Words || Erin Christie
[Content warning: mentions of abuse/domestic violence]
I’d be one of the first to say that sport, in some ways, can be pretty great. It was a staple in my upbringing, and the pride, passion, and joy associated with following a team can often be unlike any other kind of support. Not only has it connected and divided my family in debates over referee calls and cheers over unexpected wins, sport has often connected the world in unexpected ways. We see this at the Olympics, the FIFA World Cup, even the teeny tiny and mostly insignificant Commonwealth Games brought multiple wins and much subsequent Australian pride earlier this year. However, the connectivity and celebration are barely recognisable in our corner of the world right now.
The State of Origin is an annual competition between Queensland and New South Wales or the ‘Maroons’ and ‘Blues’ within the National Rugby League. Players are collected from their various teams and put forward as a squad to play three games spanning throughout June and July. Those that win two of the three are named the champions for the year. It’s a big deal among the men and women who love their NRL in these states. It’s a big draw for gamblers, and alcohol consumption is rife, as with most big Australian sporting events. However, this year, the Bureau of Crime Statistics and Research has released a report showing that instances of domestic violence increase by 40.7% on Origin night. Instances of non-domestic violence increase by 71.8%. What is it about these nights that causes so much violence?
The answer of course is that these nights don’t cause the violence, the perpetrators do. Domestic violence is currently at epidemic levels within Australia, with multiple sources agreeing that at least one woman is killed every week at the hands of an intimate partner or someone else close to her. But why the spike? It’s easy to connect the instances of violence to public health issues such as alcohol consumption, or failures in regard to gambling. However, a connection is not an excuse.
Professor Catharine Lumby works in the Media Department at Macquarie University, and is also an advisor to the NRL on cultural change. Within this role, she develops education programs for the players that allow them insight into assault, harassment and domestic violence. She is well versed in the ways that this sport and manifestations of violence and harm are interlinked.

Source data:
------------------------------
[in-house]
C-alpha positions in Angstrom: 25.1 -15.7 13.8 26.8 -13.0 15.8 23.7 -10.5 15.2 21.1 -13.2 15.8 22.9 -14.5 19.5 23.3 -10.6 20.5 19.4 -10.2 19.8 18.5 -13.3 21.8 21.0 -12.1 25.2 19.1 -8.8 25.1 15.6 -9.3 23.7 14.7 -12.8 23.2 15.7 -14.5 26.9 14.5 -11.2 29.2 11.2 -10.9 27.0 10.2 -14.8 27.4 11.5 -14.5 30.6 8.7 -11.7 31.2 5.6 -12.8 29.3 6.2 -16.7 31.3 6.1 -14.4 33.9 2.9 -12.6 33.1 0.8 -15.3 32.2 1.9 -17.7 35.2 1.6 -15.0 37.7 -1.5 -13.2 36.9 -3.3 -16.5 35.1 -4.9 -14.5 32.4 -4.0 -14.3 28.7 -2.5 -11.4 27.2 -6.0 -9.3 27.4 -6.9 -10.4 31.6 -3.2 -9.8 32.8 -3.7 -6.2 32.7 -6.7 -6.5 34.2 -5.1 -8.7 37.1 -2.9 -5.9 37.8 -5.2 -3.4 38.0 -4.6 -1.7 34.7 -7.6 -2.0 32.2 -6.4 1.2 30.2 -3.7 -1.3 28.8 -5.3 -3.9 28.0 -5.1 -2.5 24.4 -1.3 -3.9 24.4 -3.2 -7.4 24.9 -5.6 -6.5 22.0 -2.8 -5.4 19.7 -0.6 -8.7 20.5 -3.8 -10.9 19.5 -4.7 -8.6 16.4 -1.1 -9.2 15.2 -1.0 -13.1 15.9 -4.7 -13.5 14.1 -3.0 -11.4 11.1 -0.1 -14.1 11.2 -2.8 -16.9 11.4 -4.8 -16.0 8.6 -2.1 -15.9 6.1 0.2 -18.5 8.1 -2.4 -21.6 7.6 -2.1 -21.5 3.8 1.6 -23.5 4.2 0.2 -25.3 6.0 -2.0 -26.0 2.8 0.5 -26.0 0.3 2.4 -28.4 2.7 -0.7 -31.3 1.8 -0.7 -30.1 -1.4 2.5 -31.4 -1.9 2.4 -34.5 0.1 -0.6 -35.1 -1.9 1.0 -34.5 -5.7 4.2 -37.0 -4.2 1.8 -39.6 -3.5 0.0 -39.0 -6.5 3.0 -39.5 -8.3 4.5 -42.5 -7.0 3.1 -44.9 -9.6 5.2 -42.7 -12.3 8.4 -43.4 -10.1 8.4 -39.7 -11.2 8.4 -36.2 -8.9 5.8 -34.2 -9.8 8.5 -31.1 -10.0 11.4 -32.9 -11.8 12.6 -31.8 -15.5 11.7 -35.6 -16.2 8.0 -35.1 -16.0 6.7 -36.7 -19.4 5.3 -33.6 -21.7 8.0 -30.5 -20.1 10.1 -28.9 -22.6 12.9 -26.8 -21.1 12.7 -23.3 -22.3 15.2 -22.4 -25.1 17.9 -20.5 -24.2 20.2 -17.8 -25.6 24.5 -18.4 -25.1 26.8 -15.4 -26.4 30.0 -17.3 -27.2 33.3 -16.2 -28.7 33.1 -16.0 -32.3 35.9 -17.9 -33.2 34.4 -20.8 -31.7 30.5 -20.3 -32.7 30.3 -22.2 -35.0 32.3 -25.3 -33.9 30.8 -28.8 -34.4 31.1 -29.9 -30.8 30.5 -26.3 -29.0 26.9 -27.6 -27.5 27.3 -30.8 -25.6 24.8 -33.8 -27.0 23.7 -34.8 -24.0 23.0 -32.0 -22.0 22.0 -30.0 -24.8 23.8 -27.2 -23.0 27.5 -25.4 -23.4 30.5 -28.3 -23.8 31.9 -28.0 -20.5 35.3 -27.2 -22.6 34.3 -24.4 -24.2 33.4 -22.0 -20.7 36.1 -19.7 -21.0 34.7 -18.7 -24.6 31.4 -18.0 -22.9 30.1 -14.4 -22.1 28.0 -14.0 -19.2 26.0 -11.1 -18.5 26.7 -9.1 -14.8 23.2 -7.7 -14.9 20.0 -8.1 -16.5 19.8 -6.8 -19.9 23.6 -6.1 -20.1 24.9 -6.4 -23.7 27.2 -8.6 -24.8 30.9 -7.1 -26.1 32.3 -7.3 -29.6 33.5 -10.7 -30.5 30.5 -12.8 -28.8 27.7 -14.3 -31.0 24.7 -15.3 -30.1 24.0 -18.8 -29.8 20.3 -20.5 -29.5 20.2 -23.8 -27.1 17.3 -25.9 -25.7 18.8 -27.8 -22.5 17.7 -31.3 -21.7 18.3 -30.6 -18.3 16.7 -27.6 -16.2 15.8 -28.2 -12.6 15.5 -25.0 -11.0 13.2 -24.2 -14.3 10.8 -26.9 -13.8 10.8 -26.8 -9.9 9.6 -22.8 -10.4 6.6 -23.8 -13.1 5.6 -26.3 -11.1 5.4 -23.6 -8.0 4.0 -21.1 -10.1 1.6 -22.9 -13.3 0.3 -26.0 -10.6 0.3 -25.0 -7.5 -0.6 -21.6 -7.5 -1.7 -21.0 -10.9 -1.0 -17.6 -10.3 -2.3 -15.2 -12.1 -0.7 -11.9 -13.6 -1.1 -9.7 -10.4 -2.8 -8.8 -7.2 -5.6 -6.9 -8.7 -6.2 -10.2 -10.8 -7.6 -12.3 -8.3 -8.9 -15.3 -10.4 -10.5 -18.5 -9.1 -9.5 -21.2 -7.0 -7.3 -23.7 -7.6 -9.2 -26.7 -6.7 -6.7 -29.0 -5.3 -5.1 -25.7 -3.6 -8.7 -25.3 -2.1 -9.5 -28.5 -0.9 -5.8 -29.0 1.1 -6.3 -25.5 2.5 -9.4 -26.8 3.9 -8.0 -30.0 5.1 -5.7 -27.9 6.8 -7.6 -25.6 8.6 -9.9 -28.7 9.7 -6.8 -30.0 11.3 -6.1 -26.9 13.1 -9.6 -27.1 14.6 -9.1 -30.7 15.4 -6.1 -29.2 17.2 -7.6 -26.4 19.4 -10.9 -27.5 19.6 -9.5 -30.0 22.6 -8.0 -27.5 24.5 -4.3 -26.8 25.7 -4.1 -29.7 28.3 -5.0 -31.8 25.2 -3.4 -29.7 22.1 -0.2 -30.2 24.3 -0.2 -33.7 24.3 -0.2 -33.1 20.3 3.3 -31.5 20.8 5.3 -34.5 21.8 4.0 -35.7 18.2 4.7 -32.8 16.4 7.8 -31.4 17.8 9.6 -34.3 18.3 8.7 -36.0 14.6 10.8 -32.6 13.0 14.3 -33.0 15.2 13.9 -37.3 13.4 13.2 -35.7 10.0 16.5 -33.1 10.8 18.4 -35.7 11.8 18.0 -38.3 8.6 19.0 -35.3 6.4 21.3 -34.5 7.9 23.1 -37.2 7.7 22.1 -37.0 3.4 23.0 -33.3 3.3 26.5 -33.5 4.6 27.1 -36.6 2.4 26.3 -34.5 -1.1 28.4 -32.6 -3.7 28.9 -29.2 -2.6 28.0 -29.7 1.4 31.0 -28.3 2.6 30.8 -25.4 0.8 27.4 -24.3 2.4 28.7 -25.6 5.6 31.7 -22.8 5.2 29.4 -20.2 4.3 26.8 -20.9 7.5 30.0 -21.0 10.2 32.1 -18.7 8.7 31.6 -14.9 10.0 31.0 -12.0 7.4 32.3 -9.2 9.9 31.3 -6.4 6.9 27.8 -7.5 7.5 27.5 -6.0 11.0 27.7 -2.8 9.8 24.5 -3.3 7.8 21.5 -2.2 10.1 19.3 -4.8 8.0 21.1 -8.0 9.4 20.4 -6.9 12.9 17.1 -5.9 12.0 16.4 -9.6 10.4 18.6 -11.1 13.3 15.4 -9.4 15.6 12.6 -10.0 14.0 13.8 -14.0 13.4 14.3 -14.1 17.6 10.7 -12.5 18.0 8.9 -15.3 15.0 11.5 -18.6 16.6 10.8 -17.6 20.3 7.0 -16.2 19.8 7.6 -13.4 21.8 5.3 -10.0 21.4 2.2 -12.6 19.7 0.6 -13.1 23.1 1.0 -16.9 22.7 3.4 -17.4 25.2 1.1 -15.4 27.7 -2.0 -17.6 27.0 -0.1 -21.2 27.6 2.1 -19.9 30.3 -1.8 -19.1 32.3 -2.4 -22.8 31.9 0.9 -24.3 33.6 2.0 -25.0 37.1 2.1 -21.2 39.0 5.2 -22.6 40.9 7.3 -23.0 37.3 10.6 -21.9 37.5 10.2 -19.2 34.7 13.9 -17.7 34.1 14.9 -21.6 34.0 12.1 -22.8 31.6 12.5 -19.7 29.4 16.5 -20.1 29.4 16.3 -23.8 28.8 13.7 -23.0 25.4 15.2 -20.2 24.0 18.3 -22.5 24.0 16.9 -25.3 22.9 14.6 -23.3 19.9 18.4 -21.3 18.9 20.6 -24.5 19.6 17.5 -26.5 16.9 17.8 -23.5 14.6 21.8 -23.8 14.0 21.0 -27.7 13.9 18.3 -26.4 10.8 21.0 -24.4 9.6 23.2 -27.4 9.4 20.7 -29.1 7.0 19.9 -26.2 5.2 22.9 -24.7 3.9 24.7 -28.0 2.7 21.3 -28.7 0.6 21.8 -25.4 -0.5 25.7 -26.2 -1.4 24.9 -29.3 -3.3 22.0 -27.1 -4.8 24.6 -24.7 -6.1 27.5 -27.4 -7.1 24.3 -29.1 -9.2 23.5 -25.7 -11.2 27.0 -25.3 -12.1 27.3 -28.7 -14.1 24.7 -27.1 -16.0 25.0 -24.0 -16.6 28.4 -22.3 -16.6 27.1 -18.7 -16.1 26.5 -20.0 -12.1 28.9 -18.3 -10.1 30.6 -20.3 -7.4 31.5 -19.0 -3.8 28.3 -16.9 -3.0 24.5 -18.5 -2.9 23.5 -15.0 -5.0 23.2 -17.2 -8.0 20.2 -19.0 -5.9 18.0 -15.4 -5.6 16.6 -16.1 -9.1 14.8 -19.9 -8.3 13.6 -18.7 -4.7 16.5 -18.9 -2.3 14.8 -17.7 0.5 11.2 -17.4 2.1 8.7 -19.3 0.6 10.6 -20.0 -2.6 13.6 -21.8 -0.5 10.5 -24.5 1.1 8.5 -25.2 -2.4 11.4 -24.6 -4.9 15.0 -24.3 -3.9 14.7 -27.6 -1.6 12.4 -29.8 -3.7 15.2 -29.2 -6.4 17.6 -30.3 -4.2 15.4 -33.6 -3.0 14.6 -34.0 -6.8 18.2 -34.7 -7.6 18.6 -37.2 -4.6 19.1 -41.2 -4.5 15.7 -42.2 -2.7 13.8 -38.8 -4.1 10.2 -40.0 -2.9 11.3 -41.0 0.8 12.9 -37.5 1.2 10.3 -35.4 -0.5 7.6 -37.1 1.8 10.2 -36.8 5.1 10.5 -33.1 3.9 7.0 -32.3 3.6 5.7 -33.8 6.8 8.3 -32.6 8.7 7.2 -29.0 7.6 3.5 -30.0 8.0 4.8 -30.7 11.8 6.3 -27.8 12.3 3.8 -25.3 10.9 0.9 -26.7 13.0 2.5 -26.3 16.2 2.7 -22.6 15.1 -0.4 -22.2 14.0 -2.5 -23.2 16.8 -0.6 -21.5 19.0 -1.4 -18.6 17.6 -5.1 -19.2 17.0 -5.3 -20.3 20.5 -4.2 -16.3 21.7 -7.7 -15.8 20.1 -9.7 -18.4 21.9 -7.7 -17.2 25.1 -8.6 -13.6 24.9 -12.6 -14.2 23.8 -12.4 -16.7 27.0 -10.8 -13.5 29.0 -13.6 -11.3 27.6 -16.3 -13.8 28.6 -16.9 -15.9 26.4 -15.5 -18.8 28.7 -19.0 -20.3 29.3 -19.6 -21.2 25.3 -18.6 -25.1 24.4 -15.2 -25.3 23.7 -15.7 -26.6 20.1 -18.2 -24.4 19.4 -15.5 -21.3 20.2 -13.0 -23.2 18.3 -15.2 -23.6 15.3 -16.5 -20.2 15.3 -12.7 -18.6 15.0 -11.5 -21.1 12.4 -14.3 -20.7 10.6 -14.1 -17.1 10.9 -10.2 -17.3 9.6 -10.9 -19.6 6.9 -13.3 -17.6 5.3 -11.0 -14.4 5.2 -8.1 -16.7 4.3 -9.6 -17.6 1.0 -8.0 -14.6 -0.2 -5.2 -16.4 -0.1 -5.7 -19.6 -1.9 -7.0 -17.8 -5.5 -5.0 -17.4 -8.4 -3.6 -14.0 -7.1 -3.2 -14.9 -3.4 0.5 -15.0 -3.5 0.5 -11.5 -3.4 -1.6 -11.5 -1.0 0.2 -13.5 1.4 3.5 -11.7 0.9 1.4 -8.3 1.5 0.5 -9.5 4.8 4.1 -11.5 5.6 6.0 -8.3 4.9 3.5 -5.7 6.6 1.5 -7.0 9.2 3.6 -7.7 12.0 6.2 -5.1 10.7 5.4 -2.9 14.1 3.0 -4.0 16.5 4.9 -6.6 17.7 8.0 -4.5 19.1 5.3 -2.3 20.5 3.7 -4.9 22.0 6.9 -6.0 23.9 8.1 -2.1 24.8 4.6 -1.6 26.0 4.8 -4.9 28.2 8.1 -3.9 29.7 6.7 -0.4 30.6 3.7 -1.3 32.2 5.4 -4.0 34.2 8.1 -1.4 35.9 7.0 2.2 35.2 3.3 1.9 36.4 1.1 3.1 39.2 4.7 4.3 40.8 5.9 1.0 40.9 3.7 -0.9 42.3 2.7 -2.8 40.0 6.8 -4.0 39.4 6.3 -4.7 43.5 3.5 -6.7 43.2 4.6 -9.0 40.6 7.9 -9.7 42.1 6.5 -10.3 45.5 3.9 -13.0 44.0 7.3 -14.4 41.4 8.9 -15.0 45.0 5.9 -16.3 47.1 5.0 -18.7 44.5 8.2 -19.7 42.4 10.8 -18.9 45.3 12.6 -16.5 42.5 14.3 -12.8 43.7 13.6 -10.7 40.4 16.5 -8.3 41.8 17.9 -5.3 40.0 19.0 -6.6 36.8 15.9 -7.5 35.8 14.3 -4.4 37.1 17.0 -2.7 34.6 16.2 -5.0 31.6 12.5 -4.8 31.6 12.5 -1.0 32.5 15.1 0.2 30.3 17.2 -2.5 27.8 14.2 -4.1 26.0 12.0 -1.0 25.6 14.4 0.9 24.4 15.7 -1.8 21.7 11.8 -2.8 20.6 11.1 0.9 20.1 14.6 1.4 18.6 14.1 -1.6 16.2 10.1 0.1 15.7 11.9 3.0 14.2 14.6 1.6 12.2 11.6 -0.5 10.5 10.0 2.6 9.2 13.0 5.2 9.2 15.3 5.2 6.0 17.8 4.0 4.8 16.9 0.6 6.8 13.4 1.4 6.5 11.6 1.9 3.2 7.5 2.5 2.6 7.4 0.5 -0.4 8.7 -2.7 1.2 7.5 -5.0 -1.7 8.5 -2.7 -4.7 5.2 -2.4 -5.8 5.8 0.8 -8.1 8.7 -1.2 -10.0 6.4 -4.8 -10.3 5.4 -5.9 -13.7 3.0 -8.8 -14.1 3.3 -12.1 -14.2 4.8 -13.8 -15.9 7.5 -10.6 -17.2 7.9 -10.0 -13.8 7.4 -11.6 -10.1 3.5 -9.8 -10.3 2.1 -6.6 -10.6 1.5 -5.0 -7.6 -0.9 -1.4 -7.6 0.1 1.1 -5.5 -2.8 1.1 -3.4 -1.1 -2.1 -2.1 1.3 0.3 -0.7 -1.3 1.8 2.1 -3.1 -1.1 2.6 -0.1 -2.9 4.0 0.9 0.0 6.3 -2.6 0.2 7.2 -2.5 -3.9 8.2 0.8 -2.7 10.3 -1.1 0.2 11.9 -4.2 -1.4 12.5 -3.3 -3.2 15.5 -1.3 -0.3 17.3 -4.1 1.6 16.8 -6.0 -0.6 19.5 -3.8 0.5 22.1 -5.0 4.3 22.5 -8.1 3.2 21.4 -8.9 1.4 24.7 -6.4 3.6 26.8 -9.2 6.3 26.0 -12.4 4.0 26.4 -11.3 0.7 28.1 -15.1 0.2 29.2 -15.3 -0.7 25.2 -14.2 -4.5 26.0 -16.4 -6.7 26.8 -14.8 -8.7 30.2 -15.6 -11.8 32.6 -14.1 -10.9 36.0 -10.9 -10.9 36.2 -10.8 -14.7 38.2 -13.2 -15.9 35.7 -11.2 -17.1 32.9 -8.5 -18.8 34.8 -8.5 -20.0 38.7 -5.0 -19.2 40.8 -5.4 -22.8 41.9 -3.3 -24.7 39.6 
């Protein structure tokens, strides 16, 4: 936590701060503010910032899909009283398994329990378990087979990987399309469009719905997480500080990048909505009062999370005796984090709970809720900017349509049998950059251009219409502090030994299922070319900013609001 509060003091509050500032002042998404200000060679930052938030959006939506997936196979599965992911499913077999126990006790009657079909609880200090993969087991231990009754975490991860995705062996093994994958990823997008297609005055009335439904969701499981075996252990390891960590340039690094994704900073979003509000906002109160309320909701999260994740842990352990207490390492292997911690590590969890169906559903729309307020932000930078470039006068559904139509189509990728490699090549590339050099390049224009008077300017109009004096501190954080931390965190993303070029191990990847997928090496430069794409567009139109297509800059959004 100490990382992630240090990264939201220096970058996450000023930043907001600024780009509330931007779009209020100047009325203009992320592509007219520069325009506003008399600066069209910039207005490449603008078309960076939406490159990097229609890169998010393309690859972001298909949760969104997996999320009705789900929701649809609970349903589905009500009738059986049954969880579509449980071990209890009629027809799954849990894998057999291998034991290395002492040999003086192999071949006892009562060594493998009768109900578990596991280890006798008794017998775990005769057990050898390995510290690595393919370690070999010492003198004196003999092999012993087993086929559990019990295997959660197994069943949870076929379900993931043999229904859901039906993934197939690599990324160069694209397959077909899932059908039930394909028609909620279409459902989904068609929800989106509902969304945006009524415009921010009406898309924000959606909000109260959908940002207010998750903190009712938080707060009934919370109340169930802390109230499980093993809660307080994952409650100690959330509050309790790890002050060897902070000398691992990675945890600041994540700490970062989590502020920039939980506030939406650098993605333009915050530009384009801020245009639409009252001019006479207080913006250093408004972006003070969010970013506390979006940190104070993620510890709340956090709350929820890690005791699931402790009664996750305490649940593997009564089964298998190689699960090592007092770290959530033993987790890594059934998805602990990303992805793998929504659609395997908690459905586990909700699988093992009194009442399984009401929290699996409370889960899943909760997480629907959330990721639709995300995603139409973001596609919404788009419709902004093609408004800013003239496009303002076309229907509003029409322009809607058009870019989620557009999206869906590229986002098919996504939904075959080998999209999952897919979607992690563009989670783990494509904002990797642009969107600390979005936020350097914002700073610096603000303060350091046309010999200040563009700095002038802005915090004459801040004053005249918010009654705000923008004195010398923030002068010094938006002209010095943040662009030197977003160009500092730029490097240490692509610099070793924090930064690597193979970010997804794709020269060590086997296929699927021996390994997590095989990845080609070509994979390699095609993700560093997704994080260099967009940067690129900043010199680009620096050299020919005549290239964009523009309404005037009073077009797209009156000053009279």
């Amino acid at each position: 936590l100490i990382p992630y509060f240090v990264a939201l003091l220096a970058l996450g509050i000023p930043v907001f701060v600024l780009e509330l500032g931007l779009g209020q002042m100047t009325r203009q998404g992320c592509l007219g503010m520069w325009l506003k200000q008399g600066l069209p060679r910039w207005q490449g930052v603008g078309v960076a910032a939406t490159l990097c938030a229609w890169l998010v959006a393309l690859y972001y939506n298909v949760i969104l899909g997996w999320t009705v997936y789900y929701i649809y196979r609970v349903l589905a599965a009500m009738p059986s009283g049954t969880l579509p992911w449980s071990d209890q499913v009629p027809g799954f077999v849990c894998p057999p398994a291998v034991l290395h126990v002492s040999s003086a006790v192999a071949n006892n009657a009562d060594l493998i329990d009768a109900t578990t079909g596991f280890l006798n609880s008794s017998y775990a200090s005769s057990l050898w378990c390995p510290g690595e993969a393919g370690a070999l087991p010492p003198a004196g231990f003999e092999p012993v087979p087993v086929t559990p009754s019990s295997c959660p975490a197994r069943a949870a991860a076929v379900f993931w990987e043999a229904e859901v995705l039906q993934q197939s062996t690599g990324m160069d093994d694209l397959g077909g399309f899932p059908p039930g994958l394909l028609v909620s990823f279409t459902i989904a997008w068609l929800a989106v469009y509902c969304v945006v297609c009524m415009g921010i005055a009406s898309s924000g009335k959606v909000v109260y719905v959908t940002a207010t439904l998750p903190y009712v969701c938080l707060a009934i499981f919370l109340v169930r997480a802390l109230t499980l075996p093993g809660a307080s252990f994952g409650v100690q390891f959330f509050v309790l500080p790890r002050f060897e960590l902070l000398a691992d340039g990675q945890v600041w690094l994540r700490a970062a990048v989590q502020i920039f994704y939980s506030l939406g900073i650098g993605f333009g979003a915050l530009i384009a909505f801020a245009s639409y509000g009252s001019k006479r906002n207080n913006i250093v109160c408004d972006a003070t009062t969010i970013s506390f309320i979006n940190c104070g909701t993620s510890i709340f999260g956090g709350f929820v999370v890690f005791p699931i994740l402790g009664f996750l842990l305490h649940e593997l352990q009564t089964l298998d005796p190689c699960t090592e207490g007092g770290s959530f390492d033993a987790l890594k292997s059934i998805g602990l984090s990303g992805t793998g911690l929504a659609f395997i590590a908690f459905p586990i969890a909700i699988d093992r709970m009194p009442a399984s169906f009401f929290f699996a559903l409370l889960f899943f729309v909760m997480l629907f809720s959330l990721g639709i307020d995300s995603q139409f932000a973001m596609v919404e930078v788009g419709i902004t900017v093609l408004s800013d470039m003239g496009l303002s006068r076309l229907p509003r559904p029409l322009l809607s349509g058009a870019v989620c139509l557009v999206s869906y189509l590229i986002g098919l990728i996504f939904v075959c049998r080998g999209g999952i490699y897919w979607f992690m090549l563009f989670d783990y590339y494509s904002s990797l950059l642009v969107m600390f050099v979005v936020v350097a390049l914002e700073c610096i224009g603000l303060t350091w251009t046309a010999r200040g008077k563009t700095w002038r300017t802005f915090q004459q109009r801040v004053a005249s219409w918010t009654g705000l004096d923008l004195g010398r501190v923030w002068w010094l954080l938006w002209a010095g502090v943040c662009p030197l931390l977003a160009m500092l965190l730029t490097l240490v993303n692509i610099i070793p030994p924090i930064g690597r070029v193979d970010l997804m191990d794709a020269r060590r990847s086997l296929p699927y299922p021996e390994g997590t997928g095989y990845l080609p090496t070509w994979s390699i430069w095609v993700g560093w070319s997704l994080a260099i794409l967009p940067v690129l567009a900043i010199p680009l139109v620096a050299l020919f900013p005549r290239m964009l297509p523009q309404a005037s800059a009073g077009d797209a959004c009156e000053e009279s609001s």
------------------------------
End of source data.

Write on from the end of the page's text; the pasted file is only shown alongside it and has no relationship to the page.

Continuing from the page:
“There are lots of people who can drink alcohol and not become violent, and not harass or assault other people. So, we want to be very careful of letting men who commit – and it is very overwhelmingly men – domestic violence off the hook by saying ‘well, he was drunk” she explains to me. I couldn’t agree more. However, when faced with a seemingly insurmountable issue such as domestic violence, I’m wondering how we move forward with the problem.
“Where we really need to place responsibility firmly is on the men who perpetrate domestic violence… And we need prevention programs and education in place very young so that we are not giving men excuses,” Lumby tells me. I ask where she thinks this education should take place. It is her belief that it should be taught in schools, as early as kindergarten. “The primary cause of domestic violence is an attitude that women and children are the property of men,” Lumby says. How else do you change an ingrained message built over so many years, that may well culminate in expressions of violence and toxicity? “We have quite effective anti-bullying programs now, but we need to expand that and to talk about what it looks like to care for others around you,” Lumby points out, and to me it seems very straightforward. However, it’s a difficult pill to swallow for many who believe the seriousness of the world must be kept from the eyes and ears of innocent youth. However, culture plays out on a continuum and the actions of an individual may be the cultivation of all they have learned; so why not make them learn about complete and total respect?
The State of Origin is not some kind of negative force. It brings people together for banter, beers and celebration, and it is possible to see the positivity it creates. However, it needs to go hand in hand with the promotion of safety, management of disappointment and anger, and education for young Australians in order to halt our domestic violence epidemic in its’ tracks.